French Recording Industry Sues SourceForge For Hosting Open Source P2P
from the yikes dept
It would appear that Société civile des Producteurs de Phonogrammes en France (SPPF), a group that represents French record labels, is now trying to sue a bunch of non-French file sharing applications, as well as SourceForge. This brings up a lot of different issues, so let’s break them out one by one.
- This lawsuit came about thanks to a ruling in a French court over how to interpret a French law. SPPF contends that French law says that any application that allows unauthorized file sharing is illegal. However, what was unclear, was whether or not this law could be applied to companies outside of France. The recent ruling found that, indeed, it’s acceptable to extend French laws beyond its borders. This should be seen as hugely problematic just from a jurisdiction standpoint. It’s difficult to see how France can claim that its laws should apply to companies entirely outside of France.
- Now that it’s been allowed, SPPF is suing three companies who offer software: Vuze, Limewire and Morpheus. What’s troubling is that even beyond an “inducement” standard, SPPF seems to be basing the lawsuits on the idea that if your software allows any unauthorized copying, then the software itself is illegal. Say goodbye to FTP and, well, the entire internet next.
- Finally, and most bizarrely, SPPF is also suing SourceForge, which is just a hosting platform for open source developers. The problem there (according to SPPF) is that SourceForge hosts the open source Shareaza file sharing app. It would appear that SPPF did so little research in figuring out who to sue, that it seems to think SourceForge is somehow responsible for Shareaza, rather than just hosting it.
Hopefully, the courts will come to their senses and realize, on all three of these issues, that the SPPF is out of line. But given the way some courts (especially in France) have ruled in the past, that seems unlikely.
Filed Under: file sharing, france, lawsuits, liability
Companies: limewire, morpheus, sourceforge, sppf, vuze
Comments on “French Recording Industry Sues SourceForge For Hosting Open Source P2P”
Fuk Frace and them frenchys.
Oui oui, nous rendons. Veuillez ne pas nous poursuivre.
“Hopefully, the courts will come to their senses and realize, on all three of these issues, that the SPPF is out of line.”
See there is the mistake right there, people are so arrogant and big headed especially when they hold power that the usually loose any common sense that they had to begin with.
Here is my question, how are they going to enforce these laws? If I am in the U.S. where laws are different how or why should I care what some French judge says and how are they going to do anything to me about it unless they want to break international laws to come and get me, although I guess the U.S. would be just as stupid to listen to them and then just send me over there.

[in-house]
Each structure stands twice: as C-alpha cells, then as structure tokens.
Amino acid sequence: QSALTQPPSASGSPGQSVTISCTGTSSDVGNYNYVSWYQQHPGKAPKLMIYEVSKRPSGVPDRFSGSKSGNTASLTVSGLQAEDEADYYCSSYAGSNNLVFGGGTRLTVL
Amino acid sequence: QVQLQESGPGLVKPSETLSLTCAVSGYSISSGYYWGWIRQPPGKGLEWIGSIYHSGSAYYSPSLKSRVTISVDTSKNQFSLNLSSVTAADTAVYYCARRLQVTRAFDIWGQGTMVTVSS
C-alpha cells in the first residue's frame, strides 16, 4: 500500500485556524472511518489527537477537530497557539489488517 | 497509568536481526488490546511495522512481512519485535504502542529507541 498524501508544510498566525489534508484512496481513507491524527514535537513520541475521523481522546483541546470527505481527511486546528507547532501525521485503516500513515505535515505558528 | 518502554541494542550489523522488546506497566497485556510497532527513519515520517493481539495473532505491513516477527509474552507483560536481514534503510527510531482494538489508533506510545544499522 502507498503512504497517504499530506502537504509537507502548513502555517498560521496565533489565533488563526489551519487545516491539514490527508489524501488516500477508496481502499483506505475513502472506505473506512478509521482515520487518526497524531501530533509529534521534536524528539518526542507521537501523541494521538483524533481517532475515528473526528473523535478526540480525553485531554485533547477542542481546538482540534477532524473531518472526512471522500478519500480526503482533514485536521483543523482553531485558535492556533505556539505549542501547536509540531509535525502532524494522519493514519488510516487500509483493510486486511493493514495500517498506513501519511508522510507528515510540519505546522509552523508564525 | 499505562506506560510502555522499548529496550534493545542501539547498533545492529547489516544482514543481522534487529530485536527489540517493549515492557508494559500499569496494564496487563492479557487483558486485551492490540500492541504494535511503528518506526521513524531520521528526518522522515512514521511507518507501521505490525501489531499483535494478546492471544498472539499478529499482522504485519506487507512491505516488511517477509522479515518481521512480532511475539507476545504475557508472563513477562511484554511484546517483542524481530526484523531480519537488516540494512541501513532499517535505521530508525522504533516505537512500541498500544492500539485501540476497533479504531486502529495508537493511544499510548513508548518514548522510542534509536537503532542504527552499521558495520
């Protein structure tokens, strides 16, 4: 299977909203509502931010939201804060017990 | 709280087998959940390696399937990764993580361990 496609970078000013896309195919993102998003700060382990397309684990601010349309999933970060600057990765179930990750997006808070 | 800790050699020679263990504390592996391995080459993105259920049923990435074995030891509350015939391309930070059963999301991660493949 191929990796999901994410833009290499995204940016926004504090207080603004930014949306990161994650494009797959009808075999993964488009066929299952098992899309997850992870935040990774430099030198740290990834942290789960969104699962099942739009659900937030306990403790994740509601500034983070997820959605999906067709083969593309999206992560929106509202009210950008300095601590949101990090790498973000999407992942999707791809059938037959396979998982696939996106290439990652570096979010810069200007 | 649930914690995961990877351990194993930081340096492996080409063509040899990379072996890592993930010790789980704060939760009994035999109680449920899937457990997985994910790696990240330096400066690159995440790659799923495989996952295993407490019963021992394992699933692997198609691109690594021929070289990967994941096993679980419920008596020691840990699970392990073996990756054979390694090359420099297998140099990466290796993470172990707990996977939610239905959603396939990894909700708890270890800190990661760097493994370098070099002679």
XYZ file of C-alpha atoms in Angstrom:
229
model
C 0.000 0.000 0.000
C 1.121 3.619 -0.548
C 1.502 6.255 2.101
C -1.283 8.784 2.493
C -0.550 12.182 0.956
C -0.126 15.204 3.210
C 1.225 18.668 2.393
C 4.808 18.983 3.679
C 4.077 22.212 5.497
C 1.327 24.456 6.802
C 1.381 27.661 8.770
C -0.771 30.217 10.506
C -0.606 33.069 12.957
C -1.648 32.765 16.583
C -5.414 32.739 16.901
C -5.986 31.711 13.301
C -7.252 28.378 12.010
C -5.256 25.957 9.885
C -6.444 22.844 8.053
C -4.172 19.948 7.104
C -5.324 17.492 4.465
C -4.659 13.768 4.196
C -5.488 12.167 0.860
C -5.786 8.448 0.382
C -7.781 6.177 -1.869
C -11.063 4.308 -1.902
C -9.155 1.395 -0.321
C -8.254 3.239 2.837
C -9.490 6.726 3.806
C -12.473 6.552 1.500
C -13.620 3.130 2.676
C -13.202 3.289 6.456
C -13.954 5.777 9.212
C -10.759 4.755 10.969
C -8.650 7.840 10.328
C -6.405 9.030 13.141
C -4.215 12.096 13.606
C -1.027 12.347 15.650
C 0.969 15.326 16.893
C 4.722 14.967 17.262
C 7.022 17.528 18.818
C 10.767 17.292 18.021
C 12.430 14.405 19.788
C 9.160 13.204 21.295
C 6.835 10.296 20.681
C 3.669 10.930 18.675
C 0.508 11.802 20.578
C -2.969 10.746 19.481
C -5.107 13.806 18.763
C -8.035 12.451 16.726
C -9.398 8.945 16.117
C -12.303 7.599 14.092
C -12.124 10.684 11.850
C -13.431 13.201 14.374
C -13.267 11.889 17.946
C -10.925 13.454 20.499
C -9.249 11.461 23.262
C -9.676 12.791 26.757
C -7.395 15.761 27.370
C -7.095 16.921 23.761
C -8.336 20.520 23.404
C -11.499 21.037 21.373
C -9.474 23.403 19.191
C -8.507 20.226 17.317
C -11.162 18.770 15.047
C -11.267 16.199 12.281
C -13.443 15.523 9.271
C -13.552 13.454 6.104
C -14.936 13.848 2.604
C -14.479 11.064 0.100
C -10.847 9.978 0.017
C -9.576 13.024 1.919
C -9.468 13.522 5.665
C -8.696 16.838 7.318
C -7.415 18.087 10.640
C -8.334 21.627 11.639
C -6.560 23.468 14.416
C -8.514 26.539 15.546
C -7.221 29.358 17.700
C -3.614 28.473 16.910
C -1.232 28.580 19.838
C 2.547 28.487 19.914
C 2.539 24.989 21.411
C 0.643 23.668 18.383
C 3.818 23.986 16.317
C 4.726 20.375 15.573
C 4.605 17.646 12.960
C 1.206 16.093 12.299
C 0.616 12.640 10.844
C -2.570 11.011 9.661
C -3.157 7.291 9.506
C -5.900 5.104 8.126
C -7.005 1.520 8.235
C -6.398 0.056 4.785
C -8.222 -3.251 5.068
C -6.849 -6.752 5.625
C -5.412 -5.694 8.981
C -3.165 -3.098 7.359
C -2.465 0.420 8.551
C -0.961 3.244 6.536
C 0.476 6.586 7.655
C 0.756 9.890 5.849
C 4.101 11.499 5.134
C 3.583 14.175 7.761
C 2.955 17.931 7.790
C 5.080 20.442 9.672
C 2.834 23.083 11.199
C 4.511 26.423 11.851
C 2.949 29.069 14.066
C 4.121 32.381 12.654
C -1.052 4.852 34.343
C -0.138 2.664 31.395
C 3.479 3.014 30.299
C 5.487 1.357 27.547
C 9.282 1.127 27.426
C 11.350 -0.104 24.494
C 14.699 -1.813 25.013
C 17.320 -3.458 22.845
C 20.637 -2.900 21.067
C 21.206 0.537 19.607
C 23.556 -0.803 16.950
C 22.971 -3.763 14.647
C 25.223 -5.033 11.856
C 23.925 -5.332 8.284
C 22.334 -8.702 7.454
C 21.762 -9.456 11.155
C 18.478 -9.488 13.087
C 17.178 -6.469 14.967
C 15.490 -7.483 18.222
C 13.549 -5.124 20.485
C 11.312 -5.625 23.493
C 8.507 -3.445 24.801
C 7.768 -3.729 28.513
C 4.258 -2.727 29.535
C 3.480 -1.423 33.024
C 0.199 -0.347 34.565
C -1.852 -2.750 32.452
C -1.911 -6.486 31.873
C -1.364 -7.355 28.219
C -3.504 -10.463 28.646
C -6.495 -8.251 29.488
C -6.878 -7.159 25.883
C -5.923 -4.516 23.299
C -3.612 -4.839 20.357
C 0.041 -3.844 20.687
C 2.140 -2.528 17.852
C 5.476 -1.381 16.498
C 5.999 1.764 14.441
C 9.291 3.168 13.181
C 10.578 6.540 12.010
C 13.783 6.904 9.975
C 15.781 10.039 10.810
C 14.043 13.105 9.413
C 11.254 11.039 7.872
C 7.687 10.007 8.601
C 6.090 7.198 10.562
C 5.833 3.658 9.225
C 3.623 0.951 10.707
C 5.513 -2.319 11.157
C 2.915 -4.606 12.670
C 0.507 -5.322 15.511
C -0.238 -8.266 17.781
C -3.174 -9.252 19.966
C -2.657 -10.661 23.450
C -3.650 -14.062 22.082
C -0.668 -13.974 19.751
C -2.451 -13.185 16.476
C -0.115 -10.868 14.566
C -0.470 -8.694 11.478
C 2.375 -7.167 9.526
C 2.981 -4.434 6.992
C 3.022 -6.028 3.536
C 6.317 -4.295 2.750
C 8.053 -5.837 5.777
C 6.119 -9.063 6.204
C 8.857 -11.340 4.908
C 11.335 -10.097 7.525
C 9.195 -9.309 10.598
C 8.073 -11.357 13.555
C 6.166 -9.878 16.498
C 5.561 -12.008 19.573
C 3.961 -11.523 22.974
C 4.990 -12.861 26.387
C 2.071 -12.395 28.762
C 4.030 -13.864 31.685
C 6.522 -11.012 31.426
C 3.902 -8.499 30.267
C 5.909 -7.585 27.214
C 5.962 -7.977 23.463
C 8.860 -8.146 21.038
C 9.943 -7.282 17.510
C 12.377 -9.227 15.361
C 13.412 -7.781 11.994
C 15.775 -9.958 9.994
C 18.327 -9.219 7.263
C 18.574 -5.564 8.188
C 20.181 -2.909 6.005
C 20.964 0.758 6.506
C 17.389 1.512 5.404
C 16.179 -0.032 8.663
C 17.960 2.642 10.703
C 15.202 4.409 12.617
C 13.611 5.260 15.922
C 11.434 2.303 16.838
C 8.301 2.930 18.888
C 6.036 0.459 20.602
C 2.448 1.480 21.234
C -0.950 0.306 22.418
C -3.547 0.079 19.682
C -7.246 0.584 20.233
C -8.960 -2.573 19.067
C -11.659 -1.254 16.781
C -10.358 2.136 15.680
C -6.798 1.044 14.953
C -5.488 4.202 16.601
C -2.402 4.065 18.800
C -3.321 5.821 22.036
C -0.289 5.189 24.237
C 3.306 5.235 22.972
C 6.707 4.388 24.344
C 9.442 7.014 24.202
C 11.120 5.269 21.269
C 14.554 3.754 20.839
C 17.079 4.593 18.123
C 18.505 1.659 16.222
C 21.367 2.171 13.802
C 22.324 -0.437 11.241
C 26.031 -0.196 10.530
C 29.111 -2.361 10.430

hey leave my emule alone.
been using it since 2001, it be a pain to switch to a new network now.
“SPPF contends that French law says that any application that allows unauthorized file sharing is illegal.”
are they going to sure Microsoft for Msn?
Yahoo for messenger?
and Aol for messenger as well?
how about ICQ, or mIRC.
all those applications CAN be used for illegal file sharing (except for IRC those aren’t exactly the most efficient way, but they fall in that category)
Just you wait..
Next they’ll make the leap to suing people who make hardware that runs software that potentially allows you to share files in an unauthorized manner..
..then they’ll sue people who make people who use hardware that runs software that can share files in an unauthorized manner!
SPPF vs. The human race! Booyah!
Re: Just you wait..
You forgot the utility companies that provide the electricity to power the hardware that can run the software that could potentially share files in an unauthorized manner 😉
I completely see your point. It’s like those morons that sued McDonald’s after they spilled hot coffee on themselves and got burned. Usually, when I spill a notoriously hot liquid on myself, it is hot, and I might burn myself. In the real world, that is called being clumsy…not being the victim of a corporate coffee skin burning conspiracy.
Re: Re: Just you wait..
Actually, the hot coffee thing WAS the employee serving the coffee’s fault. He handed it to her in such a way that forced her to spill it. So the suit was justified.
This, however, is a bad suit.
What do you think they’d do if they knew Vuze was also hosted on SF? Go for some sort of double whammy?
Or do they already know, but not bring it up since, heck, they’re already suing them both anyway? Nah.. that would require more sense than they apparently have.
But you see good old barack obama wants to cooperate with the UN and every nation in it. So yea, i can see our government turning us all over to their courts for this, without batting an eye.
Thank god we elected someone that will stop shit like this, oh wait we didn’t we vote for changing from a republic to socialism. O O O O O bama!
10/04/08 will go down as the day the last president of the united states was elected.
Apparently you’re so backward in your thinking, you went back a month in time.
Holy crap, the political fanatics are home from happy hour.
I really don’t see a pressing need for any of the named companies to respond to them at all. I doubt any of said companies has any offices in said countries, and some might not have the means to send someone all the way to France.
SF does have a mirror in France, but its just that a mirror.